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Rev 10:1. The drama of the book of Revelation is proceeding down through the centuries, until we are about to arrive at the revolution known in history as the Reformation. But the full development of that mighty movement will be preceded by some items preparatory to it. Now is another time when the reader should again read carefully the "General remarks" at the beginning of this book. But the oppression from the power that was created through the union of church and state has exhausted the patience of the Almighty and he will soon inaugurate the work that is destined to dissolve the unrighteous monster and return to the people their right to act upon their own responsibility. The preliminary events necessary for the main performance are due to begin soon, which will be indicated by some of the symbols of this chapter•. The angel in this verse came down from heaven and the description shows he was coming on behalf of the Lord to impart some predictions about to be carried out. Clothed with a cloud agrees with the fact that he was from the courts of heaven, because the clouds are frequently used in connection with heavenly events (chapter 1:7; 14:14; Mat 24:30; Act 1:9; 1Th 4:17). Rainbow upon his head signifies the dignity and grandeur of his mission. His face like the sun denotes great light which was especially appropriate since his mission was to announce the shedding of Gospel light on those who had been deprived of it because of the Dark Ages. Pillars of fire. Thayer explains this to mean. "Flames rising like columns." It denotes a penetrating brilliance that belongs only to heavenly beings.
Comments by Foy E. Wallace
Rev 9:13-21 --was the signal of loosing the four angels, the imperial agents which had been restrained from hindering the messengers of Christ until the true Israel of God was sealed " of all the tribes of the children of Israel." The spiritual Israel was symbolized by the hundred forty-four thousand--the holy seed. With the completion of this mission of "sealing the servants of God," the suspension period was declared ended, and the four angels of destruction were loosed to proceed with the encompassing desolation of Jerusalem.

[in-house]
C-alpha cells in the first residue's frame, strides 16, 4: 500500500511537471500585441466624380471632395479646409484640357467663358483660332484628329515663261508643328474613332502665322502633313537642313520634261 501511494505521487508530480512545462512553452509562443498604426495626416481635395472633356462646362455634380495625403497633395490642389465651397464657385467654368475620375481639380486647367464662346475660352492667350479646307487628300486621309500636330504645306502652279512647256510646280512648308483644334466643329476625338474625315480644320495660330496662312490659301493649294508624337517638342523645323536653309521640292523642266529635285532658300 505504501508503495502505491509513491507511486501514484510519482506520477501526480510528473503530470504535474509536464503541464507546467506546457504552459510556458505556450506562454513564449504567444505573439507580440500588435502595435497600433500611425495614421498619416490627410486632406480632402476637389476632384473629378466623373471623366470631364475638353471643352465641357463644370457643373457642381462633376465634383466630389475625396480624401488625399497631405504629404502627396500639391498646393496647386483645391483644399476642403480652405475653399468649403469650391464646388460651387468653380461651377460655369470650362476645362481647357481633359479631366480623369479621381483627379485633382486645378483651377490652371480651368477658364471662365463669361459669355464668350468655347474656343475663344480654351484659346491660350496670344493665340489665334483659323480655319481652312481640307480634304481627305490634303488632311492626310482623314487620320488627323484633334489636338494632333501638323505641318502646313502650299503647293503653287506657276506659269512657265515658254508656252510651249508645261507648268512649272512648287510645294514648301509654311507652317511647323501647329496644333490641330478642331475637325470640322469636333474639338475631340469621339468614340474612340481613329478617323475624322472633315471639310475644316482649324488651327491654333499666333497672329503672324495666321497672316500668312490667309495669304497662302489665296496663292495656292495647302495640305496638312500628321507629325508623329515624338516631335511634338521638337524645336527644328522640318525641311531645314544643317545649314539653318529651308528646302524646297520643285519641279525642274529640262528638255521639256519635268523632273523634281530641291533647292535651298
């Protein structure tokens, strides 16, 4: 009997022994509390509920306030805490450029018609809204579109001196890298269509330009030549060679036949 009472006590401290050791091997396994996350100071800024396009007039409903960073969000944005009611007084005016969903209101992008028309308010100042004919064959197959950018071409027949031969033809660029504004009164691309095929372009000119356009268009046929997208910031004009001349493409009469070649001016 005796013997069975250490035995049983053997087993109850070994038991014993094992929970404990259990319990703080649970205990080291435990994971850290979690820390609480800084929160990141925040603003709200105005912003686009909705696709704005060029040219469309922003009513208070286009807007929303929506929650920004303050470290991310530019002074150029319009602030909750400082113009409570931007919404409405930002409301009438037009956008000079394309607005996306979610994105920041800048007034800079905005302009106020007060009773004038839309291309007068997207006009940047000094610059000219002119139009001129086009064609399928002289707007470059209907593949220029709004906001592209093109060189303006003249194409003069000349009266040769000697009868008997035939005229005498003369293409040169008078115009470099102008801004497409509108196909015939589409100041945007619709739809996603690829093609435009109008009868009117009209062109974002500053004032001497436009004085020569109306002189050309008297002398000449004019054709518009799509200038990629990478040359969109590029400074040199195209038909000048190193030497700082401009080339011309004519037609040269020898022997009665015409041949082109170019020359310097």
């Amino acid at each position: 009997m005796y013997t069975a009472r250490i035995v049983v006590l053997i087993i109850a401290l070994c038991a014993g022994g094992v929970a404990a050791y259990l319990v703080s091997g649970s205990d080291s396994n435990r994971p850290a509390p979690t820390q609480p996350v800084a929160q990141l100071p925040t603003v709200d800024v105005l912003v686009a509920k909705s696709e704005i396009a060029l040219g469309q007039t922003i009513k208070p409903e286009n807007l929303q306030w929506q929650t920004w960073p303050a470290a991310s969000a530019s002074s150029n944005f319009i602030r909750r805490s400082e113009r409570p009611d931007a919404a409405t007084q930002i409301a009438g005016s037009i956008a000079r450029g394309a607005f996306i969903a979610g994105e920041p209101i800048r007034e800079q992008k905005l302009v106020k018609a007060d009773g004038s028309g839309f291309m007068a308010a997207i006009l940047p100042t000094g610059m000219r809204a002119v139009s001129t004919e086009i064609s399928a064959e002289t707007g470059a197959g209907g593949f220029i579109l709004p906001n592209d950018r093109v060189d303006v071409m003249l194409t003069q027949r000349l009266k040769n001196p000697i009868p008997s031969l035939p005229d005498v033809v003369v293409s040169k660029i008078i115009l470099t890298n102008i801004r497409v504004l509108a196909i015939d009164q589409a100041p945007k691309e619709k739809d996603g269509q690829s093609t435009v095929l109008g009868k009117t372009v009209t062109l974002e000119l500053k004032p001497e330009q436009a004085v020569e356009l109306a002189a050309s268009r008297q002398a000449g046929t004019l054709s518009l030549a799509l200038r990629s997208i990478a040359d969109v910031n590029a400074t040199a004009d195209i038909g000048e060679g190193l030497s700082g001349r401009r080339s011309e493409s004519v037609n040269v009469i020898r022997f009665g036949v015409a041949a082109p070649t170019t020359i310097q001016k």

(7) The seventh trumpet--chapters 10-11--was the signal of the finale, "in the days of the voice of the seventh angel"--the last days of the political Jewish state and the dispensation of Judaism--accompanied by the testimony of the two witnesses as necessary to establish testimony. It symbolized the two-fold mission and work of the prophets and apostles in the unfolding of the scheme of redemption, begun by Old Testament prophets, but completed by New Testament apostles, and fulfilled in the church. The tragic calamities surrounding these representatives of the church marked the passing of the second woe and the immediate pronouncement of the third woe in the sounding of the seventh trumpet, ending in the conquest of the kingdoms of the world by Christ the conqueror.
The seven thunders--Rev 10:1-6.
This angel from heaven here designated as another mighty angel is a reversion to Rev 5:2 where the first strong angel made the loud proclamation concerning the sealed book, asking "who is worthy to open the book, and to loose the seals thereof?' Here in the hand of this second mighty angel is the open book, no longer sealed, or closed, the seven seals of it had also been opened and proclaimed -- Rev 5:5. [Scroll down for identification of this angel]
1. Clothed with a cloud: This angel was wearing a cloud as apparel, or a garment, and was arrayed and encompassed with the phenomenal majesty of a heavenly messenger. He was invested with the credentials of divine authority, which his vestures symbolized.Exo 16:10; Exo 33:9; Num 11:25; Psa 18:11; Mat 17:5; Luk 21:27; Rev 1:7) This display was not for the execution of judgment, but rather to be clothed and attired with the glory befitting his portfolio and comparable to his commission. Compare the similar symbols of official robes in Exo 40:34-38 and Lev 16:2, and the "woman arrayed with the sun" in Rev 12:1 of the next scene.
2. A rainbow upon his head: The rainbow is the symbol of divine covenant. (Gen 9:12-17) It represented assurance against judgment, promise of help, a pledge of divine presence. (Eze 1:28; Rev 4:3; Rev 10:7) It was a sign that this angel was a messenger of mercy, not of judgment, bringing good tidings, not evil forebodings.
3. His face as the sun: The sun is the light of the universe and is the source of all physical radiance. Seeking a term of grandeur and splendor to portray the One to come, the prophet Malachi selected the flaming orb of the day, and likened the Redeemer to the "sun of righteousness." (Mal 4:2) What the sun is to the solar system, Jesus Christ is to the soul. The rise of this sun of righteousness presaged a new day. With its appearance the darkness vanished and turned to day, the tomb itself yielded to his power and surrendering to his orders, released its seal. One mighty to save had come, who was the Redeemer of men, who brought to nought the power of death and of the devil to deliver all who through the fear of death were subject to bondage. (Heb 2:14-15)